On the other hand, Castro remains an unappreciative, though attentive, son of the ancient forms of the Spanish Catholic monarchy, whose style, if not the exact substance of which, he is sometimes unconsciously tempted to mimic in a sort of filial devotion to his genetic past. And, of course, he can’t resist the dig, though who can blame him. Though the is a sad irony to the disparaging critique: “A mi edad y en mi estado de salud, uno no sabe qué tiempo va vivir, pero desde ahora deseo consignar mi desprecio por le enorme hipocresía que encierra tal decision. Esto se hace aún más evidente cuando coincide con la brutal medida europea de expulsar los inmigrantes no auterizados precedentes de los paises latinoamericanos.” Fidel Castro Ruz, Estados Unidos, Europa y Derechos Humanos, Reflexiones del Compañero Fidel, Gramna, June 20, 2008 (“At my age and given the state of my health, I don’t know how long I’ll live, but right now I want to register my disdain for the enormous hypocrisy the surrounds that decision. This is even more evident as it coincides with brutal European efforts to expel undocumented immigrants from Latin America.”).
Of course one has to laugh—at least a little—and be sad at the same time. Fidel Castro has begun to publicly hint at the inevitable. And that is sad, though hardly unexpected. As for the rest—substantially dissimulation but all in good fun. There is an enormous hypocrisy that surrounds the European decision, but it hardly has to do with EU immigration policy. The EU and its Member States, after deal with far more repressive regimes—including Zimbabwe, Iran, North Korea. One hardly hears a bleep about the Chinese anymore. Cuba, it seems, occupies that special status in European consciousness, which it ironically shares with Israel (and that is a great irony considering Fidel Castro’s position on Israel; and if nothing else it shows that there must be a Supreme Being (or some reasonable factotum) and that She has a great sense of irony), which requires it to act like a “special state.” On the other hand, Fidel Castro had that coming—since he has so successfully argued that Cuba—at least the idea of post Revolutionary Cuba—IS special. The poke at European immigration policy is pathetically manipulative. First, Europe has been among the more forbearing when it comes to immigration policy—and that, in par may explain why Fidel Castro gave in to the urge to make the point. Europe is an easy and very guilt ridden target. I would not have been able to resist myself. Stull, Fidel Castro knows very well that he is on thin ice here. He might, for example, have a chat with his friend Chávez in Venezuela on this score. Hugo Chavez and his more conservative predecessors have ebb in the habit of kicking out “illegal” Columbians in Venezuela from time to time. And of course Chinese policy to North Korean illegal immigration is interesting as well. Not that Cuba has had an immigration problem since the end of colonial rule. More importantly, perhaps, is that the targets of the European policy are more likely the black African migrations than that of Latin America—even in its mulatto and mestizo forms. And here, perversely, Fidel Castro missed a chance to lay a real and very significant punch. For there IS a bit of hypocrisy in European policy. The Spanish don’t mind, for example, Latin American immigrants as much as it fears Muslim and Black African immigration. The former can be absorbed: the latter may be a threat to social cohesion—especially in this anti-assimilationist age. And, of course, this is the issue that has bedeviled Turkish accession to the E.U., now less likely than ever.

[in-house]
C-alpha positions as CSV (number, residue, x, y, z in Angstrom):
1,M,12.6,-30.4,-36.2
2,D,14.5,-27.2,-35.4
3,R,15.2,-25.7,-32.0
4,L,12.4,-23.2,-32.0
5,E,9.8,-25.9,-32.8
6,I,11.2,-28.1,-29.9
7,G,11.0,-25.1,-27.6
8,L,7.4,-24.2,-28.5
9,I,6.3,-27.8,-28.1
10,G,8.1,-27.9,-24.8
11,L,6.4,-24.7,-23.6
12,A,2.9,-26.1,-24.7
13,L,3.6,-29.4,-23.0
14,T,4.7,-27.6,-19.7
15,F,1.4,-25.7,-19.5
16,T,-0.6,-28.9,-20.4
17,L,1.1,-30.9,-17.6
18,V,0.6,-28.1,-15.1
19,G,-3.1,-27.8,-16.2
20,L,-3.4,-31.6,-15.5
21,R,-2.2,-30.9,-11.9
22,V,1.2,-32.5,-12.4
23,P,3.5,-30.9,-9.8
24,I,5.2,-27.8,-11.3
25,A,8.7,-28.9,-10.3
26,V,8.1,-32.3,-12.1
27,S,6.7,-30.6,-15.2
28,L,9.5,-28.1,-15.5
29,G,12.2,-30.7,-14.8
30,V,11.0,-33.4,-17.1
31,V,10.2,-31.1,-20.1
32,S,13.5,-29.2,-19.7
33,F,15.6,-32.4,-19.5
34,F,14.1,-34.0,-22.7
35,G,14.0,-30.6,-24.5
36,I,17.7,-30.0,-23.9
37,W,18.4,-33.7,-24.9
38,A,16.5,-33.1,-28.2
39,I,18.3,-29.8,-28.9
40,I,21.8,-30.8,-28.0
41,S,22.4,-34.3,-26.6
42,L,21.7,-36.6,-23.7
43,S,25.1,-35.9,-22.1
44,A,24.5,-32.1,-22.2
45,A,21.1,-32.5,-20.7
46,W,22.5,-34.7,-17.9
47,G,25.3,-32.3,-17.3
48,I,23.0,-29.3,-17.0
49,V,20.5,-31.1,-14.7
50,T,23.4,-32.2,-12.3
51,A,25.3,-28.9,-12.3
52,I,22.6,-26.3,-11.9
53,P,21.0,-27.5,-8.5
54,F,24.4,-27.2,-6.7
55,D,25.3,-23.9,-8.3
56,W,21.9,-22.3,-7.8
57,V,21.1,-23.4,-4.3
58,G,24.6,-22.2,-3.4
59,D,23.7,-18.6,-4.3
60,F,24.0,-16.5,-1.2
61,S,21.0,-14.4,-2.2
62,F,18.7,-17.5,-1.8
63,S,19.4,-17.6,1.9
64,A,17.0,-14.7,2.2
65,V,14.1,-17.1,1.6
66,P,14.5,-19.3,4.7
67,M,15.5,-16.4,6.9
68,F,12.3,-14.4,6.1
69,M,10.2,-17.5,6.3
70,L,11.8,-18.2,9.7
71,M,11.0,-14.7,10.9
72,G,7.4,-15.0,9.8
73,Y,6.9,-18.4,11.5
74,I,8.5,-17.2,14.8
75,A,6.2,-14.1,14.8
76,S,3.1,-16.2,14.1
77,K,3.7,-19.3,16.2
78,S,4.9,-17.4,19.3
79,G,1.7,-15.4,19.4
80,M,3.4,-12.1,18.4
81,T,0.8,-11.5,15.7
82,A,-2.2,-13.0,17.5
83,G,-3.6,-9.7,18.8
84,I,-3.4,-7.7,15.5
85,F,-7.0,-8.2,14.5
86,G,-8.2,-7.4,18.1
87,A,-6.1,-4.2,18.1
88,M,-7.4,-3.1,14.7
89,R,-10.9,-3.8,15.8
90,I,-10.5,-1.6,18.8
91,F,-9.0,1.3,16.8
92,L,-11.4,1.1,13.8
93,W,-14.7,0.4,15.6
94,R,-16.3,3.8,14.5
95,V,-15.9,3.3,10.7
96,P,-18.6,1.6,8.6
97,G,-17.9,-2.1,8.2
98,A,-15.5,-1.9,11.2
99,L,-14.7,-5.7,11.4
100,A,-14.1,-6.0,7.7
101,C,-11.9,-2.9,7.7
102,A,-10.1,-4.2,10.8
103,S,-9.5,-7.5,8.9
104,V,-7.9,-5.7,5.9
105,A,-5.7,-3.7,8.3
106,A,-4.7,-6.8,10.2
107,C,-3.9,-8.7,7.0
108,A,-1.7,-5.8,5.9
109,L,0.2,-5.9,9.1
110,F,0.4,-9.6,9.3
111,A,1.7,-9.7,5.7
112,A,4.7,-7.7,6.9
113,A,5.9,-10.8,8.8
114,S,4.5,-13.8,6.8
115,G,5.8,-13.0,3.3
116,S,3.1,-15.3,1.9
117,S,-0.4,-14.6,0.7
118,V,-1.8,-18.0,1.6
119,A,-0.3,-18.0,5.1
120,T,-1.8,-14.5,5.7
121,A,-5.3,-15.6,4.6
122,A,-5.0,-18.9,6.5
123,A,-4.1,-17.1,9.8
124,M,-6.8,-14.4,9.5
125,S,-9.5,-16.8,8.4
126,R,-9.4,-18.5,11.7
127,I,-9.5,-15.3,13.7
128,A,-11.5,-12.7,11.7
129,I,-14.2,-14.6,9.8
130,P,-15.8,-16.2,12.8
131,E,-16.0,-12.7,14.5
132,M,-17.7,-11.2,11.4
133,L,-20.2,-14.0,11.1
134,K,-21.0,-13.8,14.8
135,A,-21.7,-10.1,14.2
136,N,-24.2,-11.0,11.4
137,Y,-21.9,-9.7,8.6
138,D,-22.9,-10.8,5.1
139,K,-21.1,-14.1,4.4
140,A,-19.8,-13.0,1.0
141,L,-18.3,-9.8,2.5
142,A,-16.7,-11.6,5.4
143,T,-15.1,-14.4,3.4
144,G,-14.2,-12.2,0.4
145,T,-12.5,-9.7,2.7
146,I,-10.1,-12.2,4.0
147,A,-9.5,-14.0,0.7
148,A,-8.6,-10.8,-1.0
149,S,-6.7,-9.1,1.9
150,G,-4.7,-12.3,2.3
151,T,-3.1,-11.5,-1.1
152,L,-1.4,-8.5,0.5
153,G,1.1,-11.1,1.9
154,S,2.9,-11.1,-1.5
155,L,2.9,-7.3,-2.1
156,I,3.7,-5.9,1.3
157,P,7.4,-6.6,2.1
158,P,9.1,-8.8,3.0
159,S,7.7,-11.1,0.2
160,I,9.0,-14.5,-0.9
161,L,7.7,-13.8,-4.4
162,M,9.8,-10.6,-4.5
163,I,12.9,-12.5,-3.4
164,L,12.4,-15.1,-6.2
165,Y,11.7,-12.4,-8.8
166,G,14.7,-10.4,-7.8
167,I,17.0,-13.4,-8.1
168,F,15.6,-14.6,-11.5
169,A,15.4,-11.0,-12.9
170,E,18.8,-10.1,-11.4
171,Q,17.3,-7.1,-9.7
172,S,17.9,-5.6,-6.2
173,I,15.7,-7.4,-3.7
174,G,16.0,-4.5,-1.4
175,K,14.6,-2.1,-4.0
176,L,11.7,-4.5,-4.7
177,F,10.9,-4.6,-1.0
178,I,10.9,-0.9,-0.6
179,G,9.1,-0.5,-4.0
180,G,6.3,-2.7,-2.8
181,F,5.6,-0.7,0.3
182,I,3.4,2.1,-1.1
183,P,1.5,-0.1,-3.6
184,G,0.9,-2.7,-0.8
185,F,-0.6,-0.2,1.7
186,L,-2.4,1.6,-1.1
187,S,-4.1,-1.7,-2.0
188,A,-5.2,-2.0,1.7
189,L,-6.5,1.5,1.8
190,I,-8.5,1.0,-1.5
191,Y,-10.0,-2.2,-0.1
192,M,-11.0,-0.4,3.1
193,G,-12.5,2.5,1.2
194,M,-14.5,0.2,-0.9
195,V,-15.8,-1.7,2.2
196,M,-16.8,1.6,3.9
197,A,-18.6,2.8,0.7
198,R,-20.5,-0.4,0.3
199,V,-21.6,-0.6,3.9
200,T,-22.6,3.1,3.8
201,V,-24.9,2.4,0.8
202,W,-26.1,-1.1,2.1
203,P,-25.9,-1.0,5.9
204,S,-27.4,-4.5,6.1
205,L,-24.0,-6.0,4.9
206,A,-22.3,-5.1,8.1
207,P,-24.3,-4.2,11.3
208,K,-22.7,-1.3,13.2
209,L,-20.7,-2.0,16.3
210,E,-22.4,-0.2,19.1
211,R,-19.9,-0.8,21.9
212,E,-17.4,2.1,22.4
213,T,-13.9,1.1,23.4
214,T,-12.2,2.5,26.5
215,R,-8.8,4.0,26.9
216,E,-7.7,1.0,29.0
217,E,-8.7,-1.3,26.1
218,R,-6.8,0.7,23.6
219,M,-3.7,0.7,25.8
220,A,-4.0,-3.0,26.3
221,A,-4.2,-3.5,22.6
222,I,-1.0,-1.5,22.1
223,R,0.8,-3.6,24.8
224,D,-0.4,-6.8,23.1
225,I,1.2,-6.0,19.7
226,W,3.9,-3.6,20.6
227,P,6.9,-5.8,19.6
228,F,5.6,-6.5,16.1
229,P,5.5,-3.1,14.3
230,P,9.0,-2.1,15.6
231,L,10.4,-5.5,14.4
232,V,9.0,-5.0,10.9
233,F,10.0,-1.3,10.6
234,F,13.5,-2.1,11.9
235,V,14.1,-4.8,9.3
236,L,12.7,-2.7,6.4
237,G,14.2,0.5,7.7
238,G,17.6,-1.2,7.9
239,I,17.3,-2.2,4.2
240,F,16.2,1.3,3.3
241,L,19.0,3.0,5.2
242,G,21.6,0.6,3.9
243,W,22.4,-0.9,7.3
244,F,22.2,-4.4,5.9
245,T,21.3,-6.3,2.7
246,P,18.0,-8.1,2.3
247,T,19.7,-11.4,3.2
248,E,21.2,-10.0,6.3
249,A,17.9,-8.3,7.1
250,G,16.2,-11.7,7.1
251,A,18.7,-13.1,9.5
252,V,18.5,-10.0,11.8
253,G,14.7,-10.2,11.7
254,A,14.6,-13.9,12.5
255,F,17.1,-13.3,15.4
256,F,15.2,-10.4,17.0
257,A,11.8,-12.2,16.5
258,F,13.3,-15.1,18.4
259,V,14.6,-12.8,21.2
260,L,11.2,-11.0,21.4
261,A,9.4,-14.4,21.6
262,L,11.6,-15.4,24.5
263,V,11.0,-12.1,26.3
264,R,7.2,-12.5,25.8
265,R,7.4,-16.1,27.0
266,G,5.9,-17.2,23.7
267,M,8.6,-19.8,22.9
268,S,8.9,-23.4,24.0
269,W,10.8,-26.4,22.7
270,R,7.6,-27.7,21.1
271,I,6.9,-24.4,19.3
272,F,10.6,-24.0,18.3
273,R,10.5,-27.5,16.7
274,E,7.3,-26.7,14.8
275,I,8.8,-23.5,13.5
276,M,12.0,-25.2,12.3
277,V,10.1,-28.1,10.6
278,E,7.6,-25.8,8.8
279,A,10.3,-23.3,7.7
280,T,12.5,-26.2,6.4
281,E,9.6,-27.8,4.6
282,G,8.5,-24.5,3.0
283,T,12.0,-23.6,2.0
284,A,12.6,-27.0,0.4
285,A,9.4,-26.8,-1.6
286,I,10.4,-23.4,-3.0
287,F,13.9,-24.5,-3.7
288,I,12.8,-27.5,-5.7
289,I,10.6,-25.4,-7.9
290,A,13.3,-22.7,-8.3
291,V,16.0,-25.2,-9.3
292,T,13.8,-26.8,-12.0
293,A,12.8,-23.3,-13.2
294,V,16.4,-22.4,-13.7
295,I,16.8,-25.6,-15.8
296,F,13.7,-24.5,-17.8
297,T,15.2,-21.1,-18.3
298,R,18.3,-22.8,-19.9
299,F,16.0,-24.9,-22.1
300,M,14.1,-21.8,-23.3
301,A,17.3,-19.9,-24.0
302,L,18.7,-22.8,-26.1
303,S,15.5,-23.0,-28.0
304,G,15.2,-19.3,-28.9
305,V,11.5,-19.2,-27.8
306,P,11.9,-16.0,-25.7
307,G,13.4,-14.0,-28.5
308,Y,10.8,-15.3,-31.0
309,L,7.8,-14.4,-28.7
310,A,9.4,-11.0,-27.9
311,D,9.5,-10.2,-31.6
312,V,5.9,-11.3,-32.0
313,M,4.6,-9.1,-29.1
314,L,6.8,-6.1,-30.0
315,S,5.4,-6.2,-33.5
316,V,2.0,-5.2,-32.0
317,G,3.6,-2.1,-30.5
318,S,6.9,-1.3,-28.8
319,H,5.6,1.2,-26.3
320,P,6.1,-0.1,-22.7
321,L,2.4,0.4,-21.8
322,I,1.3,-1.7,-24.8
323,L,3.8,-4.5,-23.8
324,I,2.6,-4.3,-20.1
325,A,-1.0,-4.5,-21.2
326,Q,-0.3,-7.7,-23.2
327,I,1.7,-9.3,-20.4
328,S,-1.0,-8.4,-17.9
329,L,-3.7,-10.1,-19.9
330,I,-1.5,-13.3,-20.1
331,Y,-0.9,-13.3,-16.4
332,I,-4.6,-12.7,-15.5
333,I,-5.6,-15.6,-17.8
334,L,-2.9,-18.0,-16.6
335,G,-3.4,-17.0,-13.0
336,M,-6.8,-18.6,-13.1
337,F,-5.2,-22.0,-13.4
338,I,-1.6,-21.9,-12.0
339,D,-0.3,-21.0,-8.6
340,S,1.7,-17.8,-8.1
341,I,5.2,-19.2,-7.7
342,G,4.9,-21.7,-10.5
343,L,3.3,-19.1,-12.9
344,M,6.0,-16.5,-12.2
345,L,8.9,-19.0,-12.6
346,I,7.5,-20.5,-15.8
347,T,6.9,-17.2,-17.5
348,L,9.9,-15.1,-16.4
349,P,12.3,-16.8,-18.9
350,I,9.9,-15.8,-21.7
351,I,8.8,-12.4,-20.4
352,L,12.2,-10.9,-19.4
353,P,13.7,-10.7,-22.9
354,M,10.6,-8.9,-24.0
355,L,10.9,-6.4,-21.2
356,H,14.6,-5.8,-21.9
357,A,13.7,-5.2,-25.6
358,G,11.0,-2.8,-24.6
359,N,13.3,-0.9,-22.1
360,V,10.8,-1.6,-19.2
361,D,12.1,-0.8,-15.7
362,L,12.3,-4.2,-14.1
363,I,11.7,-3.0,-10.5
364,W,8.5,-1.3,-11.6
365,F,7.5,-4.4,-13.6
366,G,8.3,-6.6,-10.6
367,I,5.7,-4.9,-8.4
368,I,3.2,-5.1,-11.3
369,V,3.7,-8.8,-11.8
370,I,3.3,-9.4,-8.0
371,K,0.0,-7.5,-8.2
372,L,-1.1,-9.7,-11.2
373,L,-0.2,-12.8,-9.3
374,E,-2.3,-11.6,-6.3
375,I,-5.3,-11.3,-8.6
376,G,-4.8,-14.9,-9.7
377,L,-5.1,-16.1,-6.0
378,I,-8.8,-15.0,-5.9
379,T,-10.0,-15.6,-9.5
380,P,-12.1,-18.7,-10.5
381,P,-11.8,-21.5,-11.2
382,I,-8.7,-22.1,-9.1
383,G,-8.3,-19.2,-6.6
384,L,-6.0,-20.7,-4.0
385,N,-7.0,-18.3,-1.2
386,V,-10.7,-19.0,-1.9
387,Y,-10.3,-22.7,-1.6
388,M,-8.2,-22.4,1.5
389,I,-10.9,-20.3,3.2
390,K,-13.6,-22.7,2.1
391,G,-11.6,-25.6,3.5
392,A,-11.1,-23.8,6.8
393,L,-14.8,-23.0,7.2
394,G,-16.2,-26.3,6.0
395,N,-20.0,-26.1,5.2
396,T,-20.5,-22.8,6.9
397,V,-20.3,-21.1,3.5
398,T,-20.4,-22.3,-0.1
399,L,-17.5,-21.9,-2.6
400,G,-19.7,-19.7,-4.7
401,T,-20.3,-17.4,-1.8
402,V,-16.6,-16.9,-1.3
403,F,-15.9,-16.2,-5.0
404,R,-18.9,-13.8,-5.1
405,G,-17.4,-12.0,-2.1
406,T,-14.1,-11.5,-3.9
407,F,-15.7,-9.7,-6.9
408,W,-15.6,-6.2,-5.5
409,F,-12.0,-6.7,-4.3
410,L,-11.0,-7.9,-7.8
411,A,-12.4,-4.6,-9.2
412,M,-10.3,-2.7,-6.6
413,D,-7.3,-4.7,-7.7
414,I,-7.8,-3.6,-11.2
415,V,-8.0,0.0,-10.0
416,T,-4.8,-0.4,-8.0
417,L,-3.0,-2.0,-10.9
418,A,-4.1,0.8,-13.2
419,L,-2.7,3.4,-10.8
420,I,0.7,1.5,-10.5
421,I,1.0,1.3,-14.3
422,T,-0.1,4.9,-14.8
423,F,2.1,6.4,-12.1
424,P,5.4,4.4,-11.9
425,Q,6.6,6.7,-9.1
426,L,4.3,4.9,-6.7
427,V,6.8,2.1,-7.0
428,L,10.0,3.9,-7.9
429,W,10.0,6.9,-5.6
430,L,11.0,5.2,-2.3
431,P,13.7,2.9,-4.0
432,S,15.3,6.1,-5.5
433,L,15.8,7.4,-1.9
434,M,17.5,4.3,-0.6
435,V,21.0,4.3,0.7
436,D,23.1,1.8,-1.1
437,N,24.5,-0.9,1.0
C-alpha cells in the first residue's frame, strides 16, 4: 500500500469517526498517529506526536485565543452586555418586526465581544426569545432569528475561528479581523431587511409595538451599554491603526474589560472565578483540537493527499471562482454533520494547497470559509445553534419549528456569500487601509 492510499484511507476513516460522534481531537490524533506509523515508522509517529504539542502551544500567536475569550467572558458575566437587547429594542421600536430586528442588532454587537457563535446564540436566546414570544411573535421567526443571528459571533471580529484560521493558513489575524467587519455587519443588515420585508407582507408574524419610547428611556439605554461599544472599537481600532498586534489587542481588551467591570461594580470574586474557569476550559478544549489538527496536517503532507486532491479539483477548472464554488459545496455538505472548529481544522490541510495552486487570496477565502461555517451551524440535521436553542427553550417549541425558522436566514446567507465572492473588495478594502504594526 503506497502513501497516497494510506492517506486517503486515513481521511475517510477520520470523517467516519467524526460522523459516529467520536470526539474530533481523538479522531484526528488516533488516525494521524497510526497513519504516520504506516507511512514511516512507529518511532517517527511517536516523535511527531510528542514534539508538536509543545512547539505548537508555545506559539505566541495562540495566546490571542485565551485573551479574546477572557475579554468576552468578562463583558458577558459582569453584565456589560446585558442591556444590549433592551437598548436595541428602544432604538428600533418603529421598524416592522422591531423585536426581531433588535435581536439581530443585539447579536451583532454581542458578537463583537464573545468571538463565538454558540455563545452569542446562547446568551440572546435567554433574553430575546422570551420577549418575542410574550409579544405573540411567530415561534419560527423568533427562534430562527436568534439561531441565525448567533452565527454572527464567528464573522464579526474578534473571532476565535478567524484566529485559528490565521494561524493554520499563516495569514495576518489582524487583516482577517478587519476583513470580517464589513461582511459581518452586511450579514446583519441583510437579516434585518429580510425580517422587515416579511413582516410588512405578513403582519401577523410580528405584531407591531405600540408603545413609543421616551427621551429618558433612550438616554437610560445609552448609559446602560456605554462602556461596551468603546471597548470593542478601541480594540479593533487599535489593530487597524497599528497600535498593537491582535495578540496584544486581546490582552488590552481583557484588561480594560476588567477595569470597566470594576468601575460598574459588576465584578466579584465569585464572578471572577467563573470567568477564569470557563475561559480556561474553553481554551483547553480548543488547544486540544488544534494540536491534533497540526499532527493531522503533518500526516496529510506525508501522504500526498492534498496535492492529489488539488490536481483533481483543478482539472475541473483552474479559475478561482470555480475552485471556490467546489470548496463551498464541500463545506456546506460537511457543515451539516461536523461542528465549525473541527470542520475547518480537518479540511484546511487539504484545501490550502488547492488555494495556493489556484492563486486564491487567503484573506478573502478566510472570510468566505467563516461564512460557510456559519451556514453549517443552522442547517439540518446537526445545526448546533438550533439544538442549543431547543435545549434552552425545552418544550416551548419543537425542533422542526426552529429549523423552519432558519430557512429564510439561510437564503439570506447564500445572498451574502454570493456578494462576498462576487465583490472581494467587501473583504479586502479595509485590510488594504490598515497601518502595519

Still, Fidel Castro has lived long enough now to be able to feel like Jimmy Carter on the day of Ronald Reagan’s inauguration. It was at that moment that the government of the Islamic Republic of Iran chose to release the hostages from the American embassy. Europe, too, waited—not long enough to act after the death of Fidel Castro, but long enough to force Fidel Castro to wait from the sidelines. This is not the hypocrisy that Fidel Castro mentions, but instead evidences a certain perverse meanness in small things for which Europe, like the Iranians, are sometimes known.
For all that this is progress. And one likely to add another nail to the coffin of American efforts to destabilize the post Fidel Castro regime. As has become a bad habit for American foreign policy in this part of the world—it is invariably a dollar short and a day late. And worse, it employs all the worst elements of Soviet political (and ideological) warfare—a tactics that has proven in the long term to be ineffective—while the Europeans and the Chinese (of all states) have been employing successfully it seems, a policy of economic incentives to open markets to lift people out of poverty and dependence, coupled with nudge towards greater human rights sensitivities. It is too bad that Castro cannot enjoy this last irony—the world turned upside down.